Balasubramanian, Nagalakshmi and Sagarkar, Sneha and Choudhary, Amit G andKokare, Dadasaheb M and Sakharkar, Amul J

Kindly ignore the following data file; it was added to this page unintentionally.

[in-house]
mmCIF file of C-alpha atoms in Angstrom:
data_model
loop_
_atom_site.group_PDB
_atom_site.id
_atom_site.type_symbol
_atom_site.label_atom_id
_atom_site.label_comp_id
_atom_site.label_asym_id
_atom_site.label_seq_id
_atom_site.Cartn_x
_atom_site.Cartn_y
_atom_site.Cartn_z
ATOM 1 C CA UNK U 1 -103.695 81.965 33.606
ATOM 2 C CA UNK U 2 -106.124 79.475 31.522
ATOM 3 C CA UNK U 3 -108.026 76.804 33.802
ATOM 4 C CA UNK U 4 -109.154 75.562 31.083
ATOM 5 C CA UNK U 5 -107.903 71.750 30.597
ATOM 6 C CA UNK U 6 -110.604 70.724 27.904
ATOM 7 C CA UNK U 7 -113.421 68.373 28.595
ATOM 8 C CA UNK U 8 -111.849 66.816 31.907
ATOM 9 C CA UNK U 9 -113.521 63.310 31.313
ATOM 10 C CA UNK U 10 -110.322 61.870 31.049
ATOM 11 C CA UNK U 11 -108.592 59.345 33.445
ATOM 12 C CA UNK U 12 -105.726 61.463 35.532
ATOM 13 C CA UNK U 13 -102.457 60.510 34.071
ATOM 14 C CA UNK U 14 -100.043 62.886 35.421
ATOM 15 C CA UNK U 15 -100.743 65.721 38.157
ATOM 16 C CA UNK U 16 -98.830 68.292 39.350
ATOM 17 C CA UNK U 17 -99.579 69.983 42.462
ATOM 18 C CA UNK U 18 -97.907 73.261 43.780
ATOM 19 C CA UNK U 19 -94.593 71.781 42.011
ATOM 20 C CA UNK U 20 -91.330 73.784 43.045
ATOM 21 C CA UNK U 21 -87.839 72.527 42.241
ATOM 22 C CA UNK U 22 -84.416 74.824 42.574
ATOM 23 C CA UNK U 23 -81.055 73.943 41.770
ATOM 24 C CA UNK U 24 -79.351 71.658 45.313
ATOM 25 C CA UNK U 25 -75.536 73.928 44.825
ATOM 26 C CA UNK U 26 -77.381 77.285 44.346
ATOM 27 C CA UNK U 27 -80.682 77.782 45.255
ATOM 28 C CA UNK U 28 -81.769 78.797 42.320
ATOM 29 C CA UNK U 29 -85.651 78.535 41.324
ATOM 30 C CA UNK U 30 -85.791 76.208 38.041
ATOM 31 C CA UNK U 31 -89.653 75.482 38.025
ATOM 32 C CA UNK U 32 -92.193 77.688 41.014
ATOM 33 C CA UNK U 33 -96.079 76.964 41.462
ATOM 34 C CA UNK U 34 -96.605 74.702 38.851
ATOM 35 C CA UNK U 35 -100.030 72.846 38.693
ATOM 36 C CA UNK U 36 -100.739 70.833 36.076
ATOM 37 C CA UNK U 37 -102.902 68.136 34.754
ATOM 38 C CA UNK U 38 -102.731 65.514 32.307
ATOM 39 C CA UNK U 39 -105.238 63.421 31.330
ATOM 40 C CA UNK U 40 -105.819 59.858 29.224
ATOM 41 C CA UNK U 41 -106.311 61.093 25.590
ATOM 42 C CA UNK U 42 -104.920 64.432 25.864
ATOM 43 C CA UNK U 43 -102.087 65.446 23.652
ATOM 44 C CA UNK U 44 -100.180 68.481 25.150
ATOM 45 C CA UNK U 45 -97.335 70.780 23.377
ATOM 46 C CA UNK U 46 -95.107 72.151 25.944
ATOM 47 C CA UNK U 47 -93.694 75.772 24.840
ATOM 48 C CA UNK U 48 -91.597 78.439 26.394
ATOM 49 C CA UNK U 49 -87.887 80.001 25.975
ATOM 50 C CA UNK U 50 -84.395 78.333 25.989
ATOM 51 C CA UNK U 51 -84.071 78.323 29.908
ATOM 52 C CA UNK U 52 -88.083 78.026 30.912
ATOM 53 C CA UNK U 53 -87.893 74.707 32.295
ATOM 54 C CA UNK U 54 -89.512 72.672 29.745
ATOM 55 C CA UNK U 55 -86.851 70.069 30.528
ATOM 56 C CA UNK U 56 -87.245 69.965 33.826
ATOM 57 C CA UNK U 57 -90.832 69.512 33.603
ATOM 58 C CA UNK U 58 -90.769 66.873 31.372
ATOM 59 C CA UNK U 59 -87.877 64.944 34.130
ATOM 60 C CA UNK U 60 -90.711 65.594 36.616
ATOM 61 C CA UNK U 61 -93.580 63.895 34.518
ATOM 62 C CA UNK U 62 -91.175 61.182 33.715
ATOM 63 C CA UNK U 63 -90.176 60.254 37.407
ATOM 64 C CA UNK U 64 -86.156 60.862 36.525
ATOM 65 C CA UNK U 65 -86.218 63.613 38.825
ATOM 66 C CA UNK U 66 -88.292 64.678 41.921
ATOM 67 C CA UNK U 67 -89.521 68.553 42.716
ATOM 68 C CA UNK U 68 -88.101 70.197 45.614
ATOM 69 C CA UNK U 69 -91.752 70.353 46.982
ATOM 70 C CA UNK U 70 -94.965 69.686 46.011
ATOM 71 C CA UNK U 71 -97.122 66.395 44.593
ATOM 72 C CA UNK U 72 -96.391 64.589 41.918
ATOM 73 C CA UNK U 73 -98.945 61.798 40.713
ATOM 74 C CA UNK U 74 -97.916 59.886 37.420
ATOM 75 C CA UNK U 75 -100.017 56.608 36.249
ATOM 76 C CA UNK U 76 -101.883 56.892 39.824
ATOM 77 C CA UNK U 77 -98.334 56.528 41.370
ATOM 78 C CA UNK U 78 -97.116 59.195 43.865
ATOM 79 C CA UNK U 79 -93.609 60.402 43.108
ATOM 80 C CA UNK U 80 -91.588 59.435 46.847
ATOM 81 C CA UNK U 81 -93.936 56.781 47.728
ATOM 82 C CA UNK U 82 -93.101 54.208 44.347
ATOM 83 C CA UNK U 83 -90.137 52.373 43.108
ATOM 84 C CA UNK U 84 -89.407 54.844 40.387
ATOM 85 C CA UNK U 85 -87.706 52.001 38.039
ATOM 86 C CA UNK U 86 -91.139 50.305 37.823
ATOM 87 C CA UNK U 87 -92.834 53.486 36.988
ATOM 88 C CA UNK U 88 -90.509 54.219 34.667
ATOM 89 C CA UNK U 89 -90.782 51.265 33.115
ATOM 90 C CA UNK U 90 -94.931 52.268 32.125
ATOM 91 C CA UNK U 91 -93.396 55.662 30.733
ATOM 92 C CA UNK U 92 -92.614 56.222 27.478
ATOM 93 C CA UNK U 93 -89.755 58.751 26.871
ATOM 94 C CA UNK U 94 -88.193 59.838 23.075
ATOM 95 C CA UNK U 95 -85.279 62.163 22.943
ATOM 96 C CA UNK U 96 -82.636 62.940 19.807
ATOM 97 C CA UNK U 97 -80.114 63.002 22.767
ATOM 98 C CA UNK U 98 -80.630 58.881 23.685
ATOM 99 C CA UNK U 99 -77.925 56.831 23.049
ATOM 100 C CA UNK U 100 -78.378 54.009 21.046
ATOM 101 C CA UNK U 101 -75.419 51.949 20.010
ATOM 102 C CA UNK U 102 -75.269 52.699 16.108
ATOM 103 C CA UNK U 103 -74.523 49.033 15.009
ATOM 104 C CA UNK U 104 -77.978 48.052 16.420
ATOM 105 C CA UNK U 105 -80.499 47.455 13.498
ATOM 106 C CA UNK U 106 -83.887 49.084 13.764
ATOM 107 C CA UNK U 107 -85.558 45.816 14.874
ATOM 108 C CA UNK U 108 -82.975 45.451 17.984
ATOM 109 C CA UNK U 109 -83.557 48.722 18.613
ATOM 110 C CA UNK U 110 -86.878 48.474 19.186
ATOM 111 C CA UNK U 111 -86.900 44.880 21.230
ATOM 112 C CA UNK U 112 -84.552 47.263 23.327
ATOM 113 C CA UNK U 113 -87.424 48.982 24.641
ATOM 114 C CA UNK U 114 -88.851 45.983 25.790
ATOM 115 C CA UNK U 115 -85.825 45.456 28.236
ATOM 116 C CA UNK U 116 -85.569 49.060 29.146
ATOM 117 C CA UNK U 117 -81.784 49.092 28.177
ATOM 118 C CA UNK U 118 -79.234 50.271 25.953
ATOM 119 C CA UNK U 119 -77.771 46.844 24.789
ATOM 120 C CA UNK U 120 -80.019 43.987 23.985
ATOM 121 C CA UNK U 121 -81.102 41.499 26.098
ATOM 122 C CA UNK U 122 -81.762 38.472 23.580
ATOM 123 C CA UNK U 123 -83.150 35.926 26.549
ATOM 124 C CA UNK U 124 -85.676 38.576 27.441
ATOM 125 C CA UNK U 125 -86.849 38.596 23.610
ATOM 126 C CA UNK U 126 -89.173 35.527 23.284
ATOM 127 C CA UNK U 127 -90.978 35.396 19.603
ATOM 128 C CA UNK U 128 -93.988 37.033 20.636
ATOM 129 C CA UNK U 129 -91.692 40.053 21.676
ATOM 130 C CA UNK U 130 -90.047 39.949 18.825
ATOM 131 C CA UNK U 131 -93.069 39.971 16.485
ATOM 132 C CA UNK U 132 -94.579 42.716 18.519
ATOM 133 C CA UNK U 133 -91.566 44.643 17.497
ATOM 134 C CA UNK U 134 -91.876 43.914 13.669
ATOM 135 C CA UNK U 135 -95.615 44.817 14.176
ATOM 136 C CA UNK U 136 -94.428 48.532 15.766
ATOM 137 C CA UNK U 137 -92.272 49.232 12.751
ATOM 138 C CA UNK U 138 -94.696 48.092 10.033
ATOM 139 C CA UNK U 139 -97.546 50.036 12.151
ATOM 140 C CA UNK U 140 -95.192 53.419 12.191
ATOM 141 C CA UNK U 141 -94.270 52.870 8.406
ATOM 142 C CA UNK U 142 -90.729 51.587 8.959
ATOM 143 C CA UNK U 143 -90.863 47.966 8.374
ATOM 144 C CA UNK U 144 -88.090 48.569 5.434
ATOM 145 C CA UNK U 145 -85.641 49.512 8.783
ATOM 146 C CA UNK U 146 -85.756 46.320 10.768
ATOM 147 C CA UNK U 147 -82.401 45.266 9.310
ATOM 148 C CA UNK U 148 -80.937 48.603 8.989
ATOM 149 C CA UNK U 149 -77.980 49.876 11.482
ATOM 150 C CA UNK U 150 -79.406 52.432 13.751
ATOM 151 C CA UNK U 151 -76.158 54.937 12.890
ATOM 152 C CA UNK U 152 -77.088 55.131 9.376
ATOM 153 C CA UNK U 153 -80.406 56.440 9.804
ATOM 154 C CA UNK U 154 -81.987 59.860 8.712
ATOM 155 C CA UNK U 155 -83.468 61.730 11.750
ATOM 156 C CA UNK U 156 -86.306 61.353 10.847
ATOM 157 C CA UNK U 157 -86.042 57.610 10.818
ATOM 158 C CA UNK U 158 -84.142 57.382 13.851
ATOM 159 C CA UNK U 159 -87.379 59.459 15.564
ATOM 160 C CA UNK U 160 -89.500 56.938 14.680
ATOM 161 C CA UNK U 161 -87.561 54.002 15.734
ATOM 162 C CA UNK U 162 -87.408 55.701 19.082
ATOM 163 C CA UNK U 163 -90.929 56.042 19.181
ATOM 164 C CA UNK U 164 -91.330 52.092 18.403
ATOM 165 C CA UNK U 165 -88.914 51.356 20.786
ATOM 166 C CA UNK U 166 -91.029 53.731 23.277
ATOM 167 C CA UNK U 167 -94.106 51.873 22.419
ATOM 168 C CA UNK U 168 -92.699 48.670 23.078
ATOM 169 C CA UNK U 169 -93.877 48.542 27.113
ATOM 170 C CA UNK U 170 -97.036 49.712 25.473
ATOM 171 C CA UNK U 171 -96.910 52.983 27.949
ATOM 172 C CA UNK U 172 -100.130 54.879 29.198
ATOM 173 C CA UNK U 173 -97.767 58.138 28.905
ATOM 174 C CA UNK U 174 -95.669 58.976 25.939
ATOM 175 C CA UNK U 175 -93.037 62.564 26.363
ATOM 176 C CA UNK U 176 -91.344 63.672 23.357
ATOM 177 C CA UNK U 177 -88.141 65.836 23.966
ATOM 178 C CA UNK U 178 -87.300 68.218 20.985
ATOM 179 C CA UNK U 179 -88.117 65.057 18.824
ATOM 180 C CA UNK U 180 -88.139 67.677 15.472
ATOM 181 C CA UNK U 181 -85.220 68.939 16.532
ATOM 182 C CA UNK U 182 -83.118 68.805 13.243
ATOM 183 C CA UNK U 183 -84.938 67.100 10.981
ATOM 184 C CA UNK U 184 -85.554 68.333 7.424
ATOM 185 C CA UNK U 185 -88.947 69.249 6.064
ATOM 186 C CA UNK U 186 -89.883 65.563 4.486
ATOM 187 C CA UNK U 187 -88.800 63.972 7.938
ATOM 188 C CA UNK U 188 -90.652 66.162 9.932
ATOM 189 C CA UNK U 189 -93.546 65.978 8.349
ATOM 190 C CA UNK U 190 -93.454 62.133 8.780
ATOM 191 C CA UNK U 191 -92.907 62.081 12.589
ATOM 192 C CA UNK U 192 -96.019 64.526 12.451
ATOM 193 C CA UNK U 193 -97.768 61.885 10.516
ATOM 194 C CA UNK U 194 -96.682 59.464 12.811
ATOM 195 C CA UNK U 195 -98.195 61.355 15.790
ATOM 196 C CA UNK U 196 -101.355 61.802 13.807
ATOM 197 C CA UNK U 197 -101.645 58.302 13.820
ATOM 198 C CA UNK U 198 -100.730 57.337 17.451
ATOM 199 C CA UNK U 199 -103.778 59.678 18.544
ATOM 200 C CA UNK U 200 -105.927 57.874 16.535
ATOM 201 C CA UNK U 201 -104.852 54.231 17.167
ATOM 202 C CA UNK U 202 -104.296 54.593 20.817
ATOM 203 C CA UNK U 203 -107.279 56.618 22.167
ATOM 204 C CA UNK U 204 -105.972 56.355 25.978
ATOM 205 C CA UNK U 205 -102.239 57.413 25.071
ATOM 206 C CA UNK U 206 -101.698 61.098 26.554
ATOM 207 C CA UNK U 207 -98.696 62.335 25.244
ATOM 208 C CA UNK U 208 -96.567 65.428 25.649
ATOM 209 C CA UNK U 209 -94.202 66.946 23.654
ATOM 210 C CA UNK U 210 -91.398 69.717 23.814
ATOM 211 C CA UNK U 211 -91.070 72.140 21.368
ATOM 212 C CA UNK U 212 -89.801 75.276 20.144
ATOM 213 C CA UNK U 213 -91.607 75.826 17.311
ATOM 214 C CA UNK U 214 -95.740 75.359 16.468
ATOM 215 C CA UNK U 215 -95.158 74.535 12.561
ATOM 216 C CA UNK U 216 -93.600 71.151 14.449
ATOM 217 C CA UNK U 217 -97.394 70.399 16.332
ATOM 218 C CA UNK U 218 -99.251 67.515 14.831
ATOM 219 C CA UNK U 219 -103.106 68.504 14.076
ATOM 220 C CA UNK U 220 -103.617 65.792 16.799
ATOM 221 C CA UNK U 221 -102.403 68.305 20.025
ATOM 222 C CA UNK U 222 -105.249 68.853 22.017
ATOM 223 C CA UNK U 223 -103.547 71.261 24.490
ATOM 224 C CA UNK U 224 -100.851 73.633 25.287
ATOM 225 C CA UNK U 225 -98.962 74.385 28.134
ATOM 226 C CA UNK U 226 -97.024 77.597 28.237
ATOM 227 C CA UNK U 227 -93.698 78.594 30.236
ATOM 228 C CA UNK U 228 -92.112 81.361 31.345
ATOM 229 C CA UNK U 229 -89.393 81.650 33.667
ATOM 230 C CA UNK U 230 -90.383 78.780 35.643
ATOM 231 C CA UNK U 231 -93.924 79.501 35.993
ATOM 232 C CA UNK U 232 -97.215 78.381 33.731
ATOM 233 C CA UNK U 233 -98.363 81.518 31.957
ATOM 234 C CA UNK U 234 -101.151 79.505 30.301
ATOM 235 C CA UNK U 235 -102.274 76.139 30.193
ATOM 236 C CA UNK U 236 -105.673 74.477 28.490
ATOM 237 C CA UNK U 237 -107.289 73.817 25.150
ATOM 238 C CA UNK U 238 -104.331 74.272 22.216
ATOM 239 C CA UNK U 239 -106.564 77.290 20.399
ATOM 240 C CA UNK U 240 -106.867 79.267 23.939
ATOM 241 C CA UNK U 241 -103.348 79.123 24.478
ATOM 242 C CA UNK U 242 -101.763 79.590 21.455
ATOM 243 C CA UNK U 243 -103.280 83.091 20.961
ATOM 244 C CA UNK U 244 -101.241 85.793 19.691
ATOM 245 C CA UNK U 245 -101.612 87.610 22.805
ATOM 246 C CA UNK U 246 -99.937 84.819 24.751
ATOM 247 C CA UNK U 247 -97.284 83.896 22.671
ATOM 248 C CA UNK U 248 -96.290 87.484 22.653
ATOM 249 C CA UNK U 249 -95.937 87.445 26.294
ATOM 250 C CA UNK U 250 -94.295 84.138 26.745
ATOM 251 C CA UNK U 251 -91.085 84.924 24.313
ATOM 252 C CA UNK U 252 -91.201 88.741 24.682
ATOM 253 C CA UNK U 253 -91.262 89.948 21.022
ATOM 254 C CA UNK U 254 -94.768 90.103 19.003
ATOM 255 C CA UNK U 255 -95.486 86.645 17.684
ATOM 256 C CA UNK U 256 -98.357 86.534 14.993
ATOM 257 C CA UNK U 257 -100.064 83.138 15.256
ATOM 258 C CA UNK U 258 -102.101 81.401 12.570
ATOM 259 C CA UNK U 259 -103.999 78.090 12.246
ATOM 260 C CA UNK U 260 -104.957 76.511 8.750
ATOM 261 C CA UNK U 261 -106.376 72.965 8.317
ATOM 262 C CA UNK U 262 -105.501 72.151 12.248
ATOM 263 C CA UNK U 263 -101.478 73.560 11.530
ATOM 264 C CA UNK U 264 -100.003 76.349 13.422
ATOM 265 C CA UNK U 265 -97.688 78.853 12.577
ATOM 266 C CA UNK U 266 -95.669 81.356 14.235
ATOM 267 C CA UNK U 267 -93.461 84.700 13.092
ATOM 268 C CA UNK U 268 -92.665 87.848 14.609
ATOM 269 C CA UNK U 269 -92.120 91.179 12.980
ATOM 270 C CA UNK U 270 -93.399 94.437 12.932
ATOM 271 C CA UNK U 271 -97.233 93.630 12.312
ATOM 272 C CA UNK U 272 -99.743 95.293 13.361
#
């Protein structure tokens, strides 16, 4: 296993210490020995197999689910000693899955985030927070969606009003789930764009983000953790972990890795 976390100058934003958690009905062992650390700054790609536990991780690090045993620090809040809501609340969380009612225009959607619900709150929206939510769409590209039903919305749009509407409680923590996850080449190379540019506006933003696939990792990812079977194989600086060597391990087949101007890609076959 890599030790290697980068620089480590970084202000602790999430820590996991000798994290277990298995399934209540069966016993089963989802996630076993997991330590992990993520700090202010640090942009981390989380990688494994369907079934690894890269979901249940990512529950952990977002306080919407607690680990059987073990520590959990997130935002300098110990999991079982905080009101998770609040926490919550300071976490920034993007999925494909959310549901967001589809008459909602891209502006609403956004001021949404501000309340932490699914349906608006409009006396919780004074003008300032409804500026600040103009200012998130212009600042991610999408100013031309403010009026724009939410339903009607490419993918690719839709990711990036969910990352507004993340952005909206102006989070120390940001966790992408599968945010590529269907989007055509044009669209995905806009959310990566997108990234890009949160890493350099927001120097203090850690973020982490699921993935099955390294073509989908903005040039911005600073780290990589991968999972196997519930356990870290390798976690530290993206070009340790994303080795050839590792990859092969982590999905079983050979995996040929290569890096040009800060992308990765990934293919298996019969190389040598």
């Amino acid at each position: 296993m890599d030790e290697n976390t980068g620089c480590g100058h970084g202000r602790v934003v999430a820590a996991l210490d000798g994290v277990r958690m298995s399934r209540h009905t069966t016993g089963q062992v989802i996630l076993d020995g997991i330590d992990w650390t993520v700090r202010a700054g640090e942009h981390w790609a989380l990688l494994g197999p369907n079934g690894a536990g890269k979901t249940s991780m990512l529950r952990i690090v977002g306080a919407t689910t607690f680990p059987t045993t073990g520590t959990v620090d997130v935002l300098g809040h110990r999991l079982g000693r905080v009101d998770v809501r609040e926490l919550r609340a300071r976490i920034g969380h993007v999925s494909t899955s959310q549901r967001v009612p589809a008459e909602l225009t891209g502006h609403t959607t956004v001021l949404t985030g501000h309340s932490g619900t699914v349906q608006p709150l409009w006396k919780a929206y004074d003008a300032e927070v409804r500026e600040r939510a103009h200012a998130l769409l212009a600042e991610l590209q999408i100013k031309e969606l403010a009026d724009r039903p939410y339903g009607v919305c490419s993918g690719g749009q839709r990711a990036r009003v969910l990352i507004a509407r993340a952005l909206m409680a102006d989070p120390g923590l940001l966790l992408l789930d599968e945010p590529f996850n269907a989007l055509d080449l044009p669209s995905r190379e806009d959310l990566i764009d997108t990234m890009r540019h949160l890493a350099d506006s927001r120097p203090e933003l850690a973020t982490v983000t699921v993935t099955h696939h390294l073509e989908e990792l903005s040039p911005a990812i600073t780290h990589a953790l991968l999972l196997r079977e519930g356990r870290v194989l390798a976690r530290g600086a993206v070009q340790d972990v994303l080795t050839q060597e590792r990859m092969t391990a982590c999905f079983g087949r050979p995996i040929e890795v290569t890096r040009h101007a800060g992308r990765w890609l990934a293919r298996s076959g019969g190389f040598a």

The recurrent events of mild trauma exacerbate the vulnerability for post-traumatic stress disorder; however, the underlying molecular mechanisms are scarcely known. The repeated mild traumatic brain injury (rMTBI) perturbs redox homeostasis which is primarily managed by superoxide dismutase 2 (SOD2). The current study investigates the role of DNA methylation in SOD2 gene regulation and its involvement in rMTBI-induced persistent neuropathology inflicted by weight drop injury paradigm. The oxidative damage, neurodegenerative indicators, and SOD2 function and its regulation in the hippocampus were analyzed after 48 h and 30 days of rMTBI. The temporal and episodic increase in ROS levels (oxidative stress) heightened 8-hydroxyguanosine levels indicating oxidative damage after rMTBI that was concomitant with decline in SOD2 function. In parallel, occupancy of DNMT3b at SOD2 promoter was higher post 30 days of the first episode of rMTBI causing hypermethylation at SOD2 promoter. This epigenetic silencing of SOD2 promoter was sustained after the second episode of rMTBI causing permanent blockade in SOD2 response. The resultant oxidative stress further culminated into the increasing number of degenerating neurons. The treatment with 5-azacytidine, a pan DNMT inhibitor, normalized DNA methylation levels and revived SOD2 function after the second episode of rMTBI. The release of blockade in SOD2 expression by DNMT inhibition also normalized the post-traumatic oxidative consequences and relieved the neurodegeneration and deficits in learning and memory as measured by novel object recognition test. In conclusion, DNMT3b-mediated DNA methylation plays a critical role in SOD2 gene regulation in the hippocampus, and the perturbations therein post rMTBI are detrimental to redox homeostasis manifesting into neurological consequences.